HUD Initiates Religious Discrimination Fair Housing Act Case

Fox Rothschild LLP

Fox Rothschild LLP

Most of the fair housing cases I report about in this Blog are brought by individuals or on behalf of individuals by a local fair housing advocacy group. There is, however, another way for a complaint to be filed. The federal Fair Housing Act (FHA) as well as many state law counterparts, permit what is called a “Secretary’s Complaint” to be initiated against a property owner or manager.

Complaints filed by the Secretary of the Department of Housing & Urban Development (HUD) are typically used in situations involving a nationwide or other significant concern that may involve more than just an issue for one resident at one property. To be clear, a Secretary’s Complaint, like a traditional complaint, is not a determination of liability and the property owner/management still has the complete opportunity to defend itself.

To that end, earlier this month, HUD announced a Secretary-initiated complaint was filed against a property owner and manager of senior living apartments in Oklahoma alleging FHA claims as HUD claims the owner/manager removed Bibles and related Christian reading material from the common areas. By its terms, discrimination based on religion is one of the protected classes in the FHA.

HUD learned of the issue when the Department received a letter from a resident at the community who claimed to be upset that management demanded the removal of religious reading material from the common areas. In addition to the religious reading materials, the resident stated that management required angel ornaments be removed from the property’s Christmas tree. In a press release announcing the case, HUD takes the position that “[b]arring religious materials infringes upon [religious liberty], and the Trump Administration will not stand for discrimination against any group for practicing their religious traditions.”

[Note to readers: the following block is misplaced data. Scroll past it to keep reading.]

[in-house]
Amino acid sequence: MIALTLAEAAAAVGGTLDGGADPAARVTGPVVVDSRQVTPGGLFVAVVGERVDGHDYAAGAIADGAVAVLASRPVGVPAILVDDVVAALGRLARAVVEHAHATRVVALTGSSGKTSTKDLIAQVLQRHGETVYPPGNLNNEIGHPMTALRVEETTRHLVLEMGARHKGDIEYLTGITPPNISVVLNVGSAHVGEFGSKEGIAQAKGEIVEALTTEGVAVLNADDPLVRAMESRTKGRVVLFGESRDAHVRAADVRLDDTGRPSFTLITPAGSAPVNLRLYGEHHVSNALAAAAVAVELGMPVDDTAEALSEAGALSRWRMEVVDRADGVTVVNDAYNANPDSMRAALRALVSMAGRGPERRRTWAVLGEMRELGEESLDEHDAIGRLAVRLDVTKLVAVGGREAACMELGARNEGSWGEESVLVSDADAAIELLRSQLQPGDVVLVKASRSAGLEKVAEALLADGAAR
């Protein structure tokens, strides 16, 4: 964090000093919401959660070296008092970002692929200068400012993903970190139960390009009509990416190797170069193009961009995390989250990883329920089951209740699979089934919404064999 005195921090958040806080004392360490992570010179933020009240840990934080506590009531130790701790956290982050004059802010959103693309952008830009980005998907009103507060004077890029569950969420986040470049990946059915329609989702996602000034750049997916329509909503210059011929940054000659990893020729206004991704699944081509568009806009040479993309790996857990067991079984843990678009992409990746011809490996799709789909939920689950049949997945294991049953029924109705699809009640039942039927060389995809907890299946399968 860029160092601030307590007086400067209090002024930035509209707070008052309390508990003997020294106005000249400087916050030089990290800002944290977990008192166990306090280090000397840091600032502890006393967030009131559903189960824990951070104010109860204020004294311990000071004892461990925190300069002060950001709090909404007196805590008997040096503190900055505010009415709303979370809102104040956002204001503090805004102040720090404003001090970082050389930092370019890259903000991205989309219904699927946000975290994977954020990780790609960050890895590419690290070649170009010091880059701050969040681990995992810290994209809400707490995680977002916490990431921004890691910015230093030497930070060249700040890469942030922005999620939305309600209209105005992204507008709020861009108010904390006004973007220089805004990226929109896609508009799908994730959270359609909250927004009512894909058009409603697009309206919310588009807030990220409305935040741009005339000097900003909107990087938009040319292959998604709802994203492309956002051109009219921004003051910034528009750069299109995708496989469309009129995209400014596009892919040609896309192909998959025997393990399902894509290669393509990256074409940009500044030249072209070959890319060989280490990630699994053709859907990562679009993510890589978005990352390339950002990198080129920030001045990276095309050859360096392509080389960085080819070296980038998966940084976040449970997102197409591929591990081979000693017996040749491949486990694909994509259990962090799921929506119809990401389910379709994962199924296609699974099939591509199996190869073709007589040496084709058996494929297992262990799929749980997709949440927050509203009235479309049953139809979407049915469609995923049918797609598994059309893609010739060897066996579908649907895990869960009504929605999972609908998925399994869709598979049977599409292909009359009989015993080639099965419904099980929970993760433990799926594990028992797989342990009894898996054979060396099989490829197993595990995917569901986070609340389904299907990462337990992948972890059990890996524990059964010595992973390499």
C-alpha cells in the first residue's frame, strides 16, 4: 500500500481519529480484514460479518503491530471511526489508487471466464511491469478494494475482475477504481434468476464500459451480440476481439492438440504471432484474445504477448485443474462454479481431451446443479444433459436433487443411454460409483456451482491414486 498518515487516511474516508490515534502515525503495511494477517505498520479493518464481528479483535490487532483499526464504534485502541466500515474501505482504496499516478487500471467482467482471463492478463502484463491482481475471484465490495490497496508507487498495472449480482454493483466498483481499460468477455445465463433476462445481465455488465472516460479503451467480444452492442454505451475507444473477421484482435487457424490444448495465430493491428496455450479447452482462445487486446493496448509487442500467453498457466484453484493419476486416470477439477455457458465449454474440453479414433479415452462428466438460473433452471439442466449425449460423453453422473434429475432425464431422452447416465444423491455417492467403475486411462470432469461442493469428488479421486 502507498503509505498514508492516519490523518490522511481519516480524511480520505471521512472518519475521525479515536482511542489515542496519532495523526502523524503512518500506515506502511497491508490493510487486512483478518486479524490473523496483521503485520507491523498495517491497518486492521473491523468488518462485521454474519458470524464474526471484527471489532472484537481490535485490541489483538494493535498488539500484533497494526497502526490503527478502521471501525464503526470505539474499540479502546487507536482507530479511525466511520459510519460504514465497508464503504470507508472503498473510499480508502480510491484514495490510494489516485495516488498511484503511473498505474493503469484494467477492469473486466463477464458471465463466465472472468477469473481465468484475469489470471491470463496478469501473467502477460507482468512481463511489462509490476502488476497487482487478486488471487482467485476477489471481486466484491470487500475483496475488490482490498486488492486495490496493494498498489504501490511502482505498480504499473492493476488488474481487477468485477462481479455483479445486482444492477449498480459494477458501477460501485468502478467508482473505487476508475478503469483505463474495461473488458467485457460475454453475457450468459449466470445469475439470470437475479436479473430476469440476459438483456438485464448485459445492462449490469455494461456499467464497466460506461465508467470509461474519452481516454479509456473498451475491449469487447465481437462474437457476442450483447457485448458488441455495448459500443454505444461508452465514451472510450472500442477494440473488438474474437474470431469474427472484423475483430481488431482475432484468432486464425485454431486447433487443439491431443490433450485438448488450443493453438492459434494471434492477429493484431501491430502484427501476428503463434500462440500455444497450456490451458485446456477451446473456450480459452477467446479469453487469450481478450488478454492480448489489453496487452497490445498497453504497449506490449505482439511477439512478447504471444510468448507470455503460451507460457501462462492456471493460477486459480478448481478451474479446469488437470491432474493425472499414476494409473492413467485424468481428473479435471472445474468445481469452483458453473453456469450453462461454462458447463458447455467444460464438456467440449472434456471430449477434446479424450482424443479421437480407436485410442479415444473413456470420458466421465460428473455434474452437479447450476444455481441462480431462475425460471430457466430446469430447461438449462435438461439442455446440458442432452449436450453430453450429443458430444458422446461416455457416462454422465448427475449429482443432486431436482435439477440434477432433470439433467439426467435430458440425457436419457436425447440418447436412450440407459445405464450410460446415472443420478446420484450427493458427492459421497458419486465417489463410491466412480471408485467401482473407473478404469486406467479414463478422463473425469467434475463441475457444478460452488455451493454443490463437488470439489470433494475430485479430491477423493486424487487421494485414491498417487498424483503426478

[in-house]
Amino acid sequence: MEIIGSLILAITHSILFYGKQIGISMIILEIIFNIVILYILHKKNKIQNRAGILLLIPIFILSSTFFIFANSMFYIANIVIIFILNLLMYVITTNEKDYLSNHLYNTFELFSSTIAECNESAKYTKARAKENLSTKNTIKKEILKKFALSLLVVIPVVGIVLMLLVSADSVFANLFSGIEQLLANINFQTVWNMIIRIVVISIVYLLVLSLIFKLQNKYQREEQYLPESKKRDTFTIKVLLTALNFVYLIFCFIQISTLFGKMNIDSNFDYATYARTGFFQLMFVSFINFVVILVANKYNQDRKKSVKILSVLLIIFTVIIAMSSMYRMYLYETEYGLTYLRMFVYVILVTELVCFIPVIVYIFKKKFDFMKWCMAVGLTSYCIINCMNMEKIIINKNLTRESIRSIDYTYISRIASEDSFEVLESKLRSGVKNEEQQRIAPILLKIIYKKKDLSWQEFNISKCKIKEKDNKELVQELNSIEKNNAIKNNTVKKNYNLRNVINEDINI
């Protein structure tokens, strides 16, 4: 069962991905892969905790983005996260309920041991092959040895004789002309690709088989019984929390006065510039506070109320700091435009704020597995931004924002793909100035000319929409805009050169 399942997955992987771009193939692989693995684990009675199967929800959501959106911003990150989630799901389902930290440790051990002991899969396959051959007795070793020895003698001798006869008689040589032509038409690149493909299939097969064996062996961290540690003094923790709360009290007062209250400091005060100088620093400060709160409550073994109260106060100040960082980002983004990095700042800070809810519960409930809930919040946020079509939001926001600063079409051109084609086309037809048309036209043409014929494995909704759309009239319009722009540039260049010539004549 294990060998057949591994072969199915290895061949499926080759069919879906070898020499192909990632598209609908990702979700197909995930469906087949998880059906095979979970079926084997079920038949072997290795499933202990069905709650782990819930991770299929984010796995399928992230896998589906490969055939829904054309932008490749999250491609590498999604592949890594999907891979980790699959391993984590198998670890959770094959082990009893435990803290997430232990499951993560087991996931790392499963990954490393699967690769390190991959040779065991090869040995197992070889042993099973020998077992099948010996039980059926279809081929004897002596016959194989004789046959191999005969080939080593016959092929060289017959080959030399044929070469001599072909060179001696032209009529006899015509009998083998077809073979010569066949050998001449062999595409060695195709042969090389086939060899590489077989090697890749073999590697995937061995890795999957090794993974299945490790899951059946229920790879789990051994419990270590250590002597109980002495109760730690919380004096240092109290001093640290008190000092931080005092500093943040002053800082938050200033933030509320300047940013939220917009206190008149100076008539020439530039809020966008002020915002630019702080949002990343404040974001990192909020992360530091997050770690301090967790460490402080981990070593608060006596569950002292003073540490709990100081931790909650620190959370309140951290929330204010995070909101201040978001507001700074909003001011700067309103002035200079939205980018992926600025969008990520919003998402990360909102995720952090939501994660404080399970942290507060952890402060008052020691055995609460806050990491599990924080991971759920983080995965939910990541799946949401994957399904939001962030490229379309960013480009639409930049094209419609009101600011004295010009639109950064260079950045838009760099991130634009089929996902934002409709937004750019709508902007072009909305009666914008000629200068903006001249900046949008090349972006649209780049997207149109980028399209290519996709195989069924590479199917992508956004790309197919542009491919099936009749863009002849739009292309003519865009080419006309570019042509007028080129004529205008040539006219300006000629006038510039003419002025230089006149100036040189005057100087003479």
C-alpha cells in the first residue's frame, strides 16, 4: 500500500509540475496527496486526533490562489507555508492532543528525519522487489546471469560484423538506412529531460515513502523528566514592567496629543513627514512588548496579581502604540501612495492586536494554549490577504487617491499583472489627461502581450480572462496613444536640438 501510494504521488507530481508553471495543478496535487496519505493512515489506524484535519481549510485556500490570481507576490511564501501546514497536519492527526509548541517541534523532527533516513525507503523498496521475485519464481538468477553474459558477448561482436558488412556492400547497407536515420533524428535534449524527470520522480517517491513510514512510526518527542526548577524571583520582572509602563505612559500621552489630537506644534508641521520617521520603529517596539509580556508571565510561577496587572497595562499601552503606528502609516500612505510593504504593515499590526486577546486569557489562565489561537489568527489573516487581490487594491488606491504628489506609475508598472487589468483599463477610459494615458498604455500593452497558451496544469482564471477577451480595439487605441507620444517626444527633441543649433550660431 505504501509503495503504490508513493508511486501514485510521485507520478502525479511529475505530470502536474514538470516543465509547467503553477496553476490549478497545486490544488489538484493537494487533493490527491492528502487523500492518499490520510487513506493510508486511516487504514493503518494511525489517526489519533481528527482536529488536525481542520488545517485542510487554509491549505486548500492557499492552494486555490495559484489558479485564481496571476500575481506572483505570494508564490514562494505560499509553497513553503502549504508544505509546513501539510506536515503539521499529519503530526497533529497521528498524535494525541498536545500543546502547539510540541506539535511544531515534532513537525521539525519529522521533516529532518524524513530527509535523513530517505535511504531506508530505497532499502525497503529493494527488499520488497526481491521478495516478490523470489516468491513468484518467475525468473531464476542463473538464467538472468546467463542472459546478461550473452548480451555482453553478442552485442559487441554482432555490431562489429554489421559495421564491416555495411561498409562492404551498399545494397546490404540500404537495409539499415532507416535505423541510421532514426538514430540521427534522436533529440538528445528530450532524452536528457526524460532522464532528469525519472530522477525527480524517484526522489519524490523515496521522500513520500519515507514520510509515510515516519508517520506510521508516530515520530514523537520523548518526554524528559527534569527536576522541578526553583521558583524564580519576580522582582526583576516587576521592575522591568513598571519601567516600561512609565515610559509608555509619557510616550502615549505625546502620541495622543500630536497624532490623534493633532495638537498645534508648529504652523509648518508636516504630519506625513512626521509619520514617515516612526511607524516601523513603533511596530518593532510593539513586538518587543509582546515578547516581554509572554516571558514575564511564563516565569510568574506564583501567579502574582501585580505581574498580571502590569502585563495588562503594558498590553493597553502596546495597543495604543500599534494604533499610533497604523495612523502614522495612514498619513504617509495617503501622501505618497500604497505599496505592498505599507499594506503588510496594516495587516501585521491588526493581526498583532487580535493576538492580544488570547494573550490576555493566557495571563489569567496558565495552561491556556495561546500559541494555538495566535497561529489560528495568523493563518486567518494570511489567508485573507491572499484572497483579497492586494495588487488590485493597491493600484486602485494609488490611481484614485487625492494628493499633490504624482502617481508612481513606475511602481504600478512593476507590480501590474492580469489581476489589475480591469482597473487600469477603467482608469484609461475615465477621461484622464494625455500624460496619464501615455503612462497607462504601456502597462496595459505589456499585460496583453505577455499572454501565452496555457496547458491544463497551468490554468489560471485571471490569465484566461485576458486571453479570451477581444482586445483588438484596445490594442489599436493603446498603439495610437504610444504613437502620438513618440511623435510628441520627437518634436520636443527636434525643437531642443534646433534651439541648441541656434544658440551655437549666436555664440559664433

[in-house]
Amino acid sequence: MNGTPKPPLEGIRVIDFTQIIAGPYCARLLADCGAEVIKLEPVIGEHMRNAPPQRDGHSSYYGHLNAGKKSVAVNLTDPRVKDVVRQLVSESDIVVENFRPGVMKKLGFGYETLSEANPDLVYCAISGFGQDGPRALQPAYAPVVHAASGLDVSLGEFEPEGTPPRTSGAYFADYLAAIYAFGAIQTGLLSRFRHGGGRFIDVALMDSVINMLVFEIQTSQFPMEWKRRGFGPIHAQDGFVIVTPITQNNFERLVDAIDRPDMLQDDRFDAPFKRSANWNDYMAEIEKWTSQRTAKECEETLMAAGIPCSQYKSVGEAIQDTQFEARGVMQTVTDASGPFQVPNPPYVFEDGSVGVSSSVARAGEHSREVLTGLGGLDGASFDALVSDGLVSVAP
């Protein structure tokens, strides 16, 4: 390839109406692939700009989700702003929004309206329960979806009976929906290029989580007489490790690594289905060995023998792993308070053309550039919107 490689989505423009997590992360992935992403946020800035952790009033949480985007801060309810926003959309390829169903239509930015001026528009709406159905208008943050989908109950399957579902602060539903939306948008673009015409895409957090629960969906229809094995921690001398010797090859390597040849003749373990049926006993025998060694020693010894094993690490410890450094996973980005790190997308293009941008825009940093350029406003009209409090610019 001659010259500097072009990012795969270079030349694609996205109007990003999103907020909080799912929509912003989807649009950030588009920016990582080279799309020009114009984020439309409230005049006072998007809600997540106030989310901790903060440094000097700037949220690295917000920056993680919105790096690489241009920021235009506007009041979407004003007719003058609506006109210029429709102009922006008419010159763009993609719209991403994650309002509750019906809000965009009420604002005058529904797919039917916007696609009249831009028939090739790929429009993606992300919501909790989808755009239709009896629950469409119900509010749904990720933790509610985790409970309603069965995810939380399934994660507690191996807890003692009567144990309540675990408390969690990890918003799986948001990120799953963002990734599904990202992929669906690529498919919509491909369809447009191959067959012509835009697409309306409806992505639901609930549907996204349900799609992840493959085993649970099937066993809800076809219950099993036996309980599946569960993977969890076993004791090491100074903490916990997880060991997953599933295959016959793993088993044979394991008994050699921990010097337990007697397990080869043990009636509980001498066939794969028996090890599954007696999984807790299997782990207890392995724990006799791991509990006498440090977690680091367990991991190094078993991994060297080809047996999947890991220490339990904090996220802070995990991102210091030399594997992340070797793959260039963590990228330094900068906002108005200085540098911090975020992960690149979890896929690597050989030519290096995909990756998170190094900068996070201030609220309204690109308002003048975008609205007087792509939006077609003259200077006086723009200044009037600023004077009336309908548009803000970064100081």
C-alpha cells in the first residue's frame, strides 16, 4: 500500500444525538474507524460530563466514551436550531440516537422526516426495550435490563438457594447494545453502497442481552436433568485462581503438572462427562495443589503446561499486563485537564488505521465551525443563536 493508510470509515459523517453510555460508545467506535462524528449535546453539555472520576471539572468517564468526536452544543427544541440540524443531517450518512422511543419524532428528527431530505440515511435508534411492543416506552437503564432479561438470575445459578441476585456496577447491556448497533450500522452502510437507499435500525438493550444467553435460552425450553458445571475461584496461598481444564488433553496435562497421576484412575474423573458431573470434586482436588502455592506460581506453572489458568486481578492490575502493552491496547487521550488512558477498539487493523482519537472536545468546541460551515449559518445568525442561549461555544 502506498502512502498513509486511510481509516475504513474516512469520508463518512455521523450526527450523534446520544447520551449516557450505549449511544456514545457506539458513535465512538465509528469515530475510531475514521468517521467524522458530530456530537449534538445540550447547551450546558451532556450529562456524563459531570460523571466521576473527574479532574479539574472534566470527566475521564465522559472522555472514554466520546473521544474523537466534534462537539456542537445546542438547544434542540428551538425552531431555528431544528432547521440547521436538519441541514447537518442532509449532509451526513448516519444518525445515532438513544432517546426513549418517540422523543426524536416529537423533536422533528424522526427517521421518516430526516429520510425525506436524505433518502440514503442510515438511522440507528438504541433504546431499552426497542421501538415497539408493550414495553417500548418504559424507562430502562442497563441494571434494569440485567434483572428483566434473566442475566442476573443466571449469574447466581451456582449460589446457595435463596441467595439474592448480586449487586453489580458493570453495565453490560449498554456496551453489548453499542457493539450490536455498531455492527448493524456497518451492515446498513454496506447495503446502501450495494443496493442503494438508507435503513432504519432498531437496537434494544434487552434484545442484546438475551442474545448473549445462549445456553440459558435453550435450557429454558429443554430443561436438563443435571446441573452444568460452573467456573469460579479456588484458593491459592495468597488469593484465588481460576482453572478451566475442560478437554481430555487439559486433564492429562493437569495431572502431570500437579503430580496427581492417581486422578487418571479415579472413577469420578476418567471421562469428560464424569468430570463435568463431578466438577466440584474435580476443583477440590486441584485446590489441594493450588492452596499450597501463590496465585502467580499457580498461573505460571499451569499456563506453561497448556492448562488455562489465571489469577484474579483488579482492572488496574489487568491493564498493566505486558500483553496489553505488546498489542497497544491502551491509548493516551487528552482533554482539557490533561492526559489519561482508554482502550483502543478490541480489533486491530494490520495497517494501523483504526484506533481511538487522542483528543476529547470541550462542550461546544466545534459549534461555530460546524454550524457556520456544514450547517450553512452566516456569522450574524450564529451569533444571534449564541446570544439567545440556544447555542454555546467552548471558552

There are a handful of issues here, including that the property owner could have been simply attempting to show preference to no religion. Please understand that management walks a fine line in our effort to be welcoming to all religions while showing favoritism toward none. I will be curious to learn more about the specific facts (as there is always another side). Similarly, I typically advise my clients that Christmas trees (along with traditions like Santa and holiday elves) are so commonplace these days that there are good reasons to permit them while remaining in compliance with the law. Indeed, many times a community will have a designated area for residents to voluntarily display holiday decorations that is welcoming to all faiths.

I will report back as more facts are presented here.

Just A Thought.

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DISCLAIMER: Because of the generality of this update, the information provided herein may not be applicable in all situations and should not be acted upon without specific legal advice based on particular situations.

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